5 Ways to Incorporate Trading Psychology
As we’ve seen, trading psychology can help prevent a trader from making instantaneous decisions that could lead to losses or negative outcomes.
Mastering the art of psychology may sound complex, but there are simple, actionable steps that traders can take to begin to switch their mentality from a place of emotional response to one of logic and rationale.
5 beginning ways to incorporate trading psychology are:
- Identify personality traits
If a trader possesses personality traits such as impulsiveness or frustration, they may be more susceptible to making decisions borne from places of emotion.
Accepting these traits and being aware of their impact in every trading decision is one way to minimise the effect that they will have on a traders day to day work.
On the other hand, a trader who is calm and calculated can use these traits to their advantage by pausing to analyse a potential trade before committing to a decision.
Knowing personality traits, whether positive or negative, can give a trader the ability to manage risk by making the correct trade.
- Stick to a pre-defined trading plan
A trading plan acts as a blueprint for a trader. It ensures the trader stays focused and achieves their trading goals through analysis of good and bad trades, risk management, and trialled, tested and newly developed trading strategies.
A trading plan can also act as a scheduling and rules-based tool for a trader. For example, say a trader has identified the best time to trade their markets is in the morning, and they have set a boundary of never trading more than 2% of their portfolio. By following their plan, they can firstly begin to set a routine that ensures they only trade in the morning – preventing them from making impulsive trades at night on other markets – and secondly ensure that they never exceed their 2% boundary, negating the risk of heavy losses.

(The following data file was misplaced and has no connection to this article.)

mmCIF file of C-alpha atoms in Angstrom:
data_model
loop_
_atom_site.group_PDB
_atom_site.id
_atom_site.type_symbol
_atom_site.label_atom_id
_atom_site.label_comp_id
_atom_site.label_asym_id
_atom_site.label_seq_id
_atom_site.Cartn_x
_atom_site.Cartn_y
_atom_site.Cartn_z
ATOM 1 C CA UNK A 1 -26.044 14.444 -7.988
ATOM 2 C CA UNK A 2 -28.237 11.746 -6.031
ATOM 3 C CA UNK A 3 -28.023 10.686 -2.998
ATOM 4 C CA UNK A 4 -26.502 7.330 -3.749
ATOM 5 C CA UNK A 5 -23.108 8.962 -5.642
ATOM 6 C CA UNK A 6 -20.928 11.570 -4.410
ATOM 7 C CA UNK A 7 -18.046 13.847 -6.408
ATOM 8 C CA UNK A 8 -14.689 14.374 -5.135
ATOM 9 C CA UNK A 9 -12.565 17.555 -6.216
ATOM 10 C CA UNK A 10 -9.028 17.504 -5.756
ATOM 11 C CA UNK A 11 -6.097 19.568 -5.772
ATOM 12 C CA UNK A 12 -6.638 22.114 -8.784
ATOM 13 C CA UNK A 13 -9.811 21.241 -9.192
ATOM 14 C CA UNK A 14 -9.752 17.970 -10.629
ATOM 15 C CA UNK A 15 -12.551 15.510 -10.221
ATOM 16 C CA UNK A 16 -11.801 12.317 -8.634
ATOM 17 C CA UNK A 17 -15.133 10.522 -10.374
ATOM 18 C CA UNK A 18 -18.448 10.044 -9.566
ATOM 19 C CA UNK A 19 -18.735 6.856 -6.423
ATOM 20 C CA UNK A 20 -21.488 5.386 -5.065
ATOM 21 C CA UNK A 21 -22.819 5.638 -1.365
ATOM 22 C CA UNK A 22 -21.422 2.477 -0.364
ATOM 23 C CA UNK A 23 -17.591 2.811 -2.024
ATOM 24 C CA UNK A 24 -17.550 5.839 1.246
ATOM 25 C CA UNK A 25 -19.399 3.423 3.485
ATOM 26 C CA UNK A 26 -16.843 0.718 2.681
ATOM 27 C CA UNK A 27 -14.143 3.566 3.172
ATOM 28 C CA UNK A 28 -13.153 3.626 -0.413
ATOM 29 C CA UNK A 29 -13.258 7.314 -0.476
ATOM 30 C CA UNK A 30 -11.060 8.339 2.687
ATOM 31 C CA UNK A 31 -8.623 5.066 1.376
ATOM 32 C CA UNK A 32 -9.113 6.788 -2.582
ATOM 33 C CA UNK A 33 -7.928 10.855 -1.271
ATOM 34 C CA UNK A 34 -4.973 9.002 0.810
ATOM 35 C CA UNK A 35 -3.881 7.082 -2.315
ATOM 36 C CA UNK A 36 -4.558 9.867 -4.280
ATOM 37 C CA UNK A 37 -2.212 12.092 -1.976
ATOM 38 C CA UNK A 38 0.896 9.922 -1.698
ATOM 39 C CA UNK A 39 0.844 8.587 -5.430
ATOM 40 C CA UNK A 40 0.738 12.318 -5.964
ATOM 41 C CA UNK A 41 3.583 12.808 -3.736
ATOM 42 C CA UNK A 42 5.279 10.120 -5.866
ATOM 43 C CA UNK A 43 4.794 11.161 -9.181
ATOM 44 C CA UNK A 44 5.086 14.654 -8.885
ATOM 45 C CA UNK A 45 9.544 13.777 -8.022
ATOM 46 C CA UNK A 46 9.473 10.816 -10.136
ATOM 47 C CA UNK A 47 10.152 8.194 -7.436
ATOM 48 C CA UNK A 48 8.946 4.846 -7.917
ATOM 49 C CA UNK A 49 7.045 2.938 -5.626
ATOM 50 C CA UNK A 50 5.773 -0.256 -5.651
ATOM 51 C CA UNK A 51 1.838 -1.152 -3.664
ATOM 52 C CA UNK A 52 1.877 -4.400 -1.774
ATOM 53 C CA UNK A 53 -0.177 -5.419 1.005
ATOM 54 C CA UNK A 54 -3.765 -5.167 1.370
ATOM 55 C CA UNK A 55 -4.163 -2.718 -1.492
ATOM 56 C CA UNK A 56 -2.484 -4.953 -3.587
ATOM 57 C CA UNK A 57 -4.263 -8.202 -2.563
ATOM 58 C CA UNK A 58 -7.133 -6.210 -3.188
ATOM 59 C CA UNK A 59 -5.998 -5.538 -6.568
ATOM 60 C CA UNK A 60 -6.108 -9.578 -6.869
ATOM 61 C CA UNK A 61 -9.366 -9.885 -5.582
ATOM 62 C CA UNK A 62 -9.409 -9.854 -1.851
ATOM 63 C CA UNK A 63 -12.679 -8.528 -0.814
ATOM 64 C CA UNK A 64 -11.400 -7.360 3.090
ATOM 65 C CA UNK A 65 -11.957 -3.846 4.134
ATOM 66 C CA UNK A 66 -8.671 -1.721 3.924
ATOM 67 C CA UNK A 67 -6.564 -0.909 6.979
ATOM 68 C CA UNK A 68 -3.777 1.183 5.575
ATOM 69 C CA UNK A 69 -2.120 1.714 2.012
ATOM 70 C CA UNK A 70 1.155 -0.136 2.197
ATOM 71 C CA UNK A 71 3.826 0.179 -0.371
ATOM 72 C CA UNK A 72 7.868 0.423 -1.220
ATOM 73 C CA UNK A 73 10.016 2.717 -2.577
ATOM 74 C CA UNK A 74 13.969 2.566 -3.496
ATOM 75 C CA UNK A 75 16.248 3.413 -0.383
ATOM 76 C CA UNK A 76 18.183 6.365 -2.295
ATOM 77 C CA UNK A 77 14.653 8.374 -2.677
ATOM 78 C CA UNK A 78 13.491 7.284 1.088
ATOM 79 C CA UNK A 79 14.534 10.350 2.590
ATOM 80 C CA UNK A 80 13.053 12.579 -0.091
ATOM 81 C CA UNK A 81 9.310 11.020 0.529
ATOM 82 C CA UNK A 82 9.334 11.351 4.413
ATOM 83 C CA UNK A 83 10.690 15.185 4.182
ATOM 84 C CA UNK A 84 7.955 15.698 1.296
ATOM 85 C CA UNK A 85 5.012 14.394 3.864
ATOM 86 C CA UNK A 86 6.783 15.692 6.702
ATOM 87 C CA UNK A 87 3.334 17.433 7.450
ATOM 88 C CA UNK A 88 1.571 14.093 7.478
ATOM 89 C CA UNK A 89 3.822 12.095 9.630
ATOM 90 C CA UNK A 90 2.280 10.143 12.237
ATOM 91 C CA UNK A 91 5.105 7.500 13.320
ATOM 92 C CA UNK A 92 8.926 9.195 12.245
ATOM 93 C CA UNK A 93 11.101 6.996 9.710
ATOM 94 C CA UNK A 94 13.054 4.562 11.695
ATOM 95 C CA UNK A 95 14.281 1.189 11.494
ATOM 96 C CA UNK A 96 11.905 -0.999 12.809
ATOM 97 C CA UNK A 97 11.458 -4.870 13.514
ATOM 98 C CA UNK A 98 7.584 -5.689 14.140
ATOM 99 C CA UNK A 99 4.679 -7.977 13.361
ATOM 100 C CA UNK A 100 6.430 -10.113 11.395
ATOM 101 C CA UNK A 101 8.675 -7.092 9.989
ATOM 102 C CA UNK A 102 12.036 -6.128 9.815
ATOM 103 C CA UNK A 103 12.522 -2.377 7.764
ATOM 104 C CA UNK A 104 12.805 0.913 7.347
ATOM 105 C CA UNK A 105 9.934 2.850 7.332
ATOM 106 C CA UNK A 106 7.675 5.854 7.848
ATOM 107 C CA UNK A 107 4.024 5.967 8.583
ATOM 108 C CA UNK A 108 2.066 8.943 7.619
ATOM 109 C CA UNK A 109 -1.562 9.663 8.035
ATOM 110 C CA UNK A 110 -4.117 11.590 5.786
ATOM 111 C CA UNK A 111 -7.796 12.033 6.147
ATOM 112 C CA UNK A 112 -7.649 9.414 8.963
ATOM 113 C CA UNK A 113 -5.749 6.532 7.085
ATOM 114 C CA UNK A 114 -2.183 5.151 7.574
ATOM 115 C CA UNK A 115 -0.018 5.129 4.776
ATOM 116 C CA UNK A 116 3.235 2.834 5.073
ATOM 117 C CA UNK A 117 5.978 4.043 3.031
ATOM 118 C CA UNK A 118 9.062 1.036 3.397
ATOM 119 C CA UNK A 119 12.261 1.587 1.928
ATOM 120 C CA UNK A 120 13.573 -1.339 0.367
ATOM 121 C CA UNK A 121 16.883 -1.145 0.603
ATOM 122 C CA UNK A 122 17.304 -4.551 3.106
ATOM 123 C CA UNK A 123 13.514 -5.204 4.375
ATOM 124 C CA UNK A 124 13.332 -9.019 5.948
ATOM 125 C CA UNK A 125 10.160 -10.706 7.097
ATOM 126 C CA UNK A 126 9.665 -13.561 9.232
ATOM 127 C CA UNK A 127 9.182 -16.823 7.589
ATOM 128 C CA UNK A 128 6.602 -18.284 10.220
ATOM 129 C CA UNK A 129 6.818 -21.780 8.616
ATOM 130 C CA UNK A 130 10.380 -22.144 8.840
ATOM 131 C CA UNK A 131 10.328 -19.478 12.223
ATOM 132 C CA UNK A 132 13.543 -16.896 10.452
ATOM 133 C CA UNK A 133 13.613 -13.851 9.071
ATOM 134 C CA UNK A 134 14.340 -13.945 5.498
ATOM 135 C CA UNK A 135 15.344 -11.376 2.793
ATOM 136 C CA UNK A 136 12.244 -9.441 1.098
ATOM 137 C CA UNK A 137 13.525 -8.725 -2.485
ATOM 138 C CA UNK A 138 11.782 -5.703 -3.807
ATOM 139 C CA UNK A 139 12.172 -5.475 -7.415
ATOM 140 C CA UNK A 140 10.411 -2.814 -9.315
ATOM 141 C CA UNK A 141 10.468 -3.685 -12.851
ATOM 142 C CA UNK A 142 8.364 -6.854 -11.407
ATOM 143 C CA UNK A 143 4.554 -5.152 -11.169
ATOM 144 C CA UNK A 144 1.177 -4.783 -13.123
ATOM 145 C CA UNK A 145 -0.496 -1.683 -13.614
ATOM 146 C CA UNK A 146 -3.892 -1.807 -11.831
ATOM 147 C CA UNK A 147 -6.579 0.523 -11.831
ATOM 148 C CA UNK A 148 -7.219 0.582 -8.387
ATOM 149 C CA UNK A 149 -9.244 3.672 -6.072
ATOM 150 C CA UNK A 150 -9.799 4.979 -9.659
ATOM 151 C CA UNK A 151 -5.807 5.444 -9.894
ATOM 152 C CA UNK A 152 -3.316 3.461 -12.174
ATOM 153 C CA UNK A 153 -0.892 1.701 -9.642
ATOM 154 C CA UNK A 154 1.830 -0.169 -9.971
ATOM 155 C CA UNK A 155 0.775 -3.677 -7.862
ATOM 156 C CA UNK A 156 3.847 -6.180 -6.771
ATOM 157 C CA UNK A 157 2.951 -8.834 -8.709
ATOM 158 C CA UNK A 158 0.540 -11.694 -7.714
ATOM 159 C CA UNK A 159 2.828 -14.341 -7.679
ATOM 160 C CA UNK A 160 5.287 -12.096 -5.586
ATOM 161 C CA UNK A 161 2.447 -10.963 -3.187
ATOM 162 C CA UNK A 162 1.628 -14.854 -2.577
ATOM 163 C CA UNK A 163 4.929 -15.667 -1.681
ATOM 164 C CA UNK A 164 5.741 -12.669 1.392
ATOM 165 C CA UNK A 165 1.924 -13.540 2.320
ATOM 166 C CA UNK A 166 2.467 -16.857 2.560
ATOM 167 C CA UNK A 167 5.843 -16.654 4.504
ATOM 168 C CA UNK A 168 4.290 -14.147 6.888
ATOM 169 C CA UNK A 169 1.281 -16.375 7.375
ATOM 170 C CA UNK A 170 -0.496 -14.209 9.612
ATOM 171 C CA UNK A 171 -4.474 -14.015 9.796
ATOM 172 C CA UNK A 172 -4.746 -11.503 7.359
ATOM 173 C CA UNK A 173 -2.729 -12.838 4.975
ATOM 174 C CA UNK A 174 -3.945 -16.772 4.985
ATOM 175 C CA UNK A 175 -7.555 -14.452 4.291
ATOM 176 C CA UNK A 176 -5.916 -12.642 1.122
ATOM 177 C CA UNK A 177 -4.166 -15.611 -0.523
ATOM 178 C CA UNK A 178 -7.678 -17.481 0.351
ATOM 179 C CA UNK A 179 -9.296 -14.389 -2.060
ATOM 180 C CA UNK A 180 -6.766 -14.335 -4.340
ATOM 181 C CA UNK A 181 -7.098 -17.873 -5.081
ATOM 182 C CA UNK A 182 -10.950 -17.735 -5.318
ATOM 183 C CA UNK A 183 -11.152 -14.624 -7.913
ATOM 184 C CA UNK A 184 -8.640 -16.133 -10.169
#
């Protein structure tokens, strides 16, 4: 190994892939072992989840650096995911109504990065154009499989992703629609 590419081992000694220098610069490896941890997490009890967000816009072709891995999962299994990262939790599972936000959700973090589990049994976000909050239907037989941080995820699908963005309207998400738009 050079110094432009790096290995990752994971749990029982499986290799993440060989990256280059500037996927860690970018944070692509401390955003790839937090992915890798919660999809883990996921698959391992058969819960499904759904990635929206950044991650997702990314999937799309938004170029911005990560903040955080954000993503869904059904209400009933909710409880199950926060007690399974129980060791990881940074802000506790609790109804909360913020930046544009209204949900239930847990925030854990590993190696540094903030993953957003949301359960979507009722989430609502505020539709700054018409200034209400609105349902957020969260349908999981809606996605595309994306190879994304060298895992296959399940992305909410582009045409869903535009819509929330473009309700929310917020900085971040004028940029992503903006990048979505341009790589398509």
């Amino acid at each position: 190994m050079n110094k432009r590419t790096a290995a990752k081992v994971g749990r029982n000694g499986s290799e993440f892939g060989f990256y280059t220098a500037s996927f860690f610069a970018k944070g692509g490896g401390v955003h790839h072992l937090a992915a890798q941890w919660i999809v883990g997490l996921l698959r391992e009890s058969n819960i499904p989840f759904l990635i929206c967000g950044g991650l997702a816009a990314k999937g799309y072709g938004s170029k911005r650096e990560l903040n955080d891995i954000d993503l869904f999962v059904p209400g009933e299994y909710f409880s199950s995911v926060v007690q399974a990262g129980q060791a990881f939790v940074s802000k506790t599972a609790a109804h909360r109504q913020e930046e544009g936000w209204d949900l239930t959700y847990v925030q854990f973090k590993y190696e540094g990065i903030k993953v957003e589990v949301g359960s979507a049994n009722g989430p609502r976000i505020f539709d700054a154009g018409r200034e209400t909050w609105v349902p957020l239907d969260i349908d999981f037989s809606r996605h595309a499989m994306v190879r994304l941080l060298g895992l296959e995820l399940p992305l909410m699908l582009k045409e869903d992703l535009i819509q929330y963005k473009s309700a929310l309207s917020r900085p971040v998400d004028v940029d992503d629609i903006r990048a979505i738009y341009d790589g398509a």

Following a trading plan leaves less room for emotions like fear and greed to sway a trader by providing a focused structure.
Our tips are applicable no matter which type of trader you are.
- Create a trading log
A trading log is almost like a trader’s trading diary. In it, traders can detail their wins and losses, as well as note down why they made the trade, or what influencing factors there were in their decision.
Having this record to assess whether a trader made the correct decision helps them to not only understand their trades better, but also their decision making. A trader is therefore less likely to repeat mistakes, and could instead begin to identify behaviour that could result in another incorrect move.
- Accept profits and losses
Experiencing losses is one of the primary ways to let fear overthrow a trading strategy. Traders will become panicked and look to instantly recoup their losses, but the best way to do this is to walk away from the markets and regain composure. A moment to accept the loss, write it down, understand and analyse it will improve a trader.
Likewise, experiencing lump profits can incite greed which can also lead to rational decision making in order to continue experiencing the rush. But just like when a trader experiences a loss, it is actually an advisable decision to step away from the markets, write down and analyse the trade. Once again this resets a traders mentality, preventing them from chasing an emotion.
- Learn patience
Patience is a core part of trading. Becoming a successful trader doesn’t happen overnight, and some trades can require days or weeks of holding before a trader could even get a result. That’s why it is imperative that traders practice their patience.
Practicing this integrity is also vital when opening and closing trades because it also negates the probability of a trader making a rash decision based on emotion. By enacting patience and analysing and plotting a potential trade will present the trader with an opportune moment, instead of a misleading opening.
Trading psychology ultimately boils down to the act of switching a traders mindset from emotional to logical. The ability to switch can prove vital for making profits, or experiencing losses but it can also bleed into other aspects of a trader’s career, such as how they manage risk and handle profits and losses.
At Alphachain Academy, we place a lot of emphasis on a traders development. We want all our proprietary traders to want to strive to be the most successful trader they can be. That’s why we provide expert mentoring, live web classes, and unlimited access to experienced traders in all of our funded trading courses. Interested? Then check out what your potential journey as a global trader, an algo trader, or a crypto trader looks like today.